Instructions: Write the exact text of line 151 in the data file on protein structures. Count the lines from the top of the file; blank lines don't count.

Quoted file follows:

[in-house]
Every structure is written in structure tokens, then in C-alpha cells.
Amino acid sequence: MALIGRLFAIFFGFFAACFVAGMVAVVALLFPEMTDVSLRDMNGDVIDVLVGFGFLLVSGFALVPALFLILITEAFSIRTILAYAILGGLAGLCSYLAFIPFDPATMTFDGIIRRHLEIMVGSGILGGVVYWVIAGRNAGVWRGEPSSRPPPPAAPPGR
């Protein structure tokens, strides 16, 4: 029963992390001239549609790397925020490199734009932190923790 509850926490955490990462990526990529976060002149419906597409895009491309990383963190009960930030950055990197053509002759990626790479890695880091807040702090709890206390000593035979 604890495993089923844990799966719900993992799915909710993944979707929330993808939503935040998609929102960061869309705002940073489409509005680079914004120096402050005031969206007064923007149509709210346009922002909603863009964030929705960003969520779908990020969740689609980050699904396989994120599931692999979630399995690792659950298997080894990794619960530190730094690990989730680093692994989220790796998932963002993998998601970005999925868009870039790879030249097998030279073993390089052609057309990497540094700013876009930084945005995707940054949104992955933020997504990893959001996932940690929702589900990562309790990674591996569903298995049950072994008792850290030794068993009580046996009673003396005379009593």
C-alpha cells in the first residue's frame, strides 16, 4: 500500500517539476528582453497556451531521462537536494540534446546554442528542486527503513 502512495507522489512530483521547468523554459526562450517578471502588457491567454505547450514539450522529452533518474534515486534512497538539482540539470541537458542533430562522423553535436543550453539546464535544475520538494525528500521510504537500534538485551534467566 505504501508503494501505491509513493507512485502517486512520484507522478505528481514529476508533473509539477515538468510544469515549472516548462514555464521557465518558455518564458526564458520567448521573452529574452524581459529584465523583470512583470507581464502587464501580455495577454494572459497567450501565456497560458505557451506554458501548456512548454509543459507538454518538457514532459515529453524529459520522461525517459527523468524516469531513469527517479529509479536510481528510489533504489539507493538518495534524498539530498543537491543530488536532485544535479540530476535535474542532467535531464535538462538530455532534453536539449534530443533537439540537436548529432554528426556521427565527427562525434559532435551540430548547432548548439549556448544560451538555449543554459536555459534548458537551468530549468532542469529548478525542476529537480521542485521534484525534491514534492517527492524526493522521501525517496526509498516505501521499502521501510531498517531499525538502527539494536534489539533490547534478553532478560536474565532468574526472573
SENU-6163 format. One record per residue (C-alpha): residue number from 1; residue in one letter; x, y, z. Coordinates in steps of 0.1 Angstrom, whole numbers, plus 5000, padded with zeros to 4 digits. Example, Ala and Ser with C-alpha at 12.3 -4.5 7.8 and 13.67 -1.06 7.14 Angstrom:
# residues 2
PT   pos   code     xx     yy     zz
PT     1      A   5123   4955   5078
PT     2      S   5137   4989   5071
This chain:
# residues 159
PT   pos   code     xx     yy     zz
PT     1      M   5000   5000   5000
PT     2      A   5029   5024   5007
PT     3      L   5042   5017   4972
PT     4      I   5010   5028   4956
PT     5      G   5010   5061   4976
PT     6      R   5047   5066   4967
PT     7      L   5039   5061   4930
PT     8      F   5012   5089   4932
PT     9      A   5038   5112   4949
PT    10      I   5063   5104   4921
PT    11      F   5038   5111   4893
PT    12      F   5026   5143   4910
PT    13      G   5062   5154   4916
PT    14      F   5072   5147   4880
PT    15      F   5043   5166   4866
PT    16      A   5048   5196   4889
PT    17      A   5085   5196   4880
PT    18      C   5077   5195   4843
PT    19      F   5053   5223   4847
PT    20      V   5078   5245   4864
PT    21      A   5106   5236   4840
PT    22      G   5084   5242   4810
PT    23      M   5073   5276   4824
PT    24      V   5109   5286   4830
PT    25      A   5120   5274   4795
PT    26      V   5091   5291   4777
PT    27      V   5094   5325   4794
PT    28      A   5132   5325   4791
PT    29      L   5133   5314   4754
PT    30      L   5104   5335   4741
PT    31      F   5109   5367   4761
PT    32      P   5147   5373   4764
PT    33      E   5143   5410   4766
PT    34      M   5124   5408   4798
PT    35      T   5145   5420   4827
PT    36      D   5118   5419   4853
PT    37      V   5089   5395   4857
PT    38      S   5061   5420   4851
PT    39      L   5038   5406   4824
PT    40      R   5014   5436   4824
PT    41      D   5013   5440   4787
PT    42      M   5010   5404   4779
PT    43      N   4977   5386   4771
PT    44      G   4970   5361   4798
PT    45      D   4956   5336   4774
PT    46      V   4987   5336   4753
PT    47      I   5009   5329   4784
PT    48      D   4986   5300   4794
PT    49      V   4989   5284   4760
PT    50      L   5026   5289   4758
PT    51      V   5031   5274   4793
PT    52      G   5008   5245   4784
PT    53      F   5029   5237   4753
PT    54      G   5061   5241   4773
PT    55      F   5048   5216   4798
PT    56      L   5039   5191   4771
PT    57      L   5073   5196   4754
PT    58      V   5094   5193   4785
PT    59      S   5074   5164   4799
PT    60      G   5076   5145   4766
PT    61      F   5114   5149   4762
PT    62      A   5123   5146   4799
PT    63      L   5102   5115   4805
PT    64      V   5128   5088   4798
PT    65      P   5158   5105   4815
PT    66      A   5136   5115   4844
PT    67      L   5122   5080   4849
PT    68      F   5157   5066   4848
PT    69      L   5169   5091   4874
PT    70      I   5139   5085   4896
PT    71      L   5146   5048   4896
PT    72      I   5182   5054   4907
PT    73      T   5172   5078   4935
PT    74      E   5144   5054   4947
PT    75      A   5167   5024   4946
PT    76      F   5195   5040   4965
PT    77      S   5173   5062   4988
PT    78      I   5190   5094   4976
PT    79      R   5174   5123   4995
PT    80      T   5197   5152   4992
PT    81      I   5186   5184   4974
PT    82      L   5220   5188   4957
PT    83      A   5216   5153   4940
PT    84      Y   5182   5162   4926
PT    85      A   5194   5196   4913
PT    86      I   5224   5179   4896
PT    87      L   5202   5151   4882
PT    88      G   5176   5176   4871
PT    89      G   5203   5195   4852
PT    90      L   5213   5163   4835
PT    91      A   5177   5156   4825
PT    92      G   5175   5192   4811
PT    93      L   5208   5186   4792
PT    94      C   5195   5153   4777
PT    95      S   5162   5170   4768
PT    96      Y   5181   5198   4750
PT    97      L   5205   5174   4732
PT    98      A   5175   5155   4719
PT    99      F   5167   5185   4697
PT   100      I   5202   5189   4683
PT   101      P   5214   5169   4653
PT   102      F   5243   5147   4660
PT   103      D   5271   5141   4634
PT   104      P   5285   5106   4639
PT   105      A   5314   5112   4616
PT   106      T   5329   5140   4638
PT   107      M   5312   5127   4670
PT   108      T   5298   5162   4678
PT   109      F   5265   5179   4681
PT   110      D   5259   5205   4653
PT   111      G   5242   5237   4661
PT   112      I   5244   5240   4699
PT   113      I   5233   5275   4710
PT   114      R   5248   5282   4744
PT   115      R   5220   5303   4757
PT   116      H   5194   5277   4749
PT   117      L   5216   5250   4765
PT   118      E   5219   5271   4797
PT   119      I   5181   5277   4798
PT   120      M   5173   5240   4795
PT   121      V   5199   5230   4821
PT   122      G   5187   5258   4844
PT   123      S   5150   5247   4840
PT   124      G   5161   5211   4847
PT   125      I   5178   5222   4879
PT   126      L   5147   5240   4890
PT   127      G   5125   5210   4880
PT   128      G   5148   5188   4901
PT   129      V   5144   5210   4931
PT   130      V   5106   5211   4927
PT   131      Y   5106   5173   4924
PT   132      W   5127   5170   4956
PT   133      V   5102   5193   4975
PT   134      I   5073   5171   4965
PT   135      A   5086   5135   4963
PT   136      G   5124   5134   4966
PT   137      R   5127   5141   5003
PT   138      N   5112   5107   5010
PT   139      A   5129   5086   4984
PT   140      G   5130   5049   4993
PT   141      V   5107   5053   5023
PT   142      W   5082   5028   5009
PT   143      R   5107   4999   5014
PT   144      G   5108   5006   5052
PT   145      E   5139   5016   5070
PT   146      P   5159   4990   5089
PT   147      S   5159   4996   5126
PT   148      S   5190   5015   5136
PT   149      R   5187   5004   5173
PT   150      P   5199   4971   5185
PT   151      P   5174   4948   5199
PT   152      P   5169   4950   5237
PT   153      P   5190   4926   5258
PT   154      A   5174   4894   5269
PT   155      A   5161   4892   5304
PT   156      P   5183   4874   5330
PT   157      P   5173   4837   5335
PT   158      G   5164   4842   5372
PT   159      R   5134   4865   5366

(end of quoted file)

PT   138      N   5112   5107   5010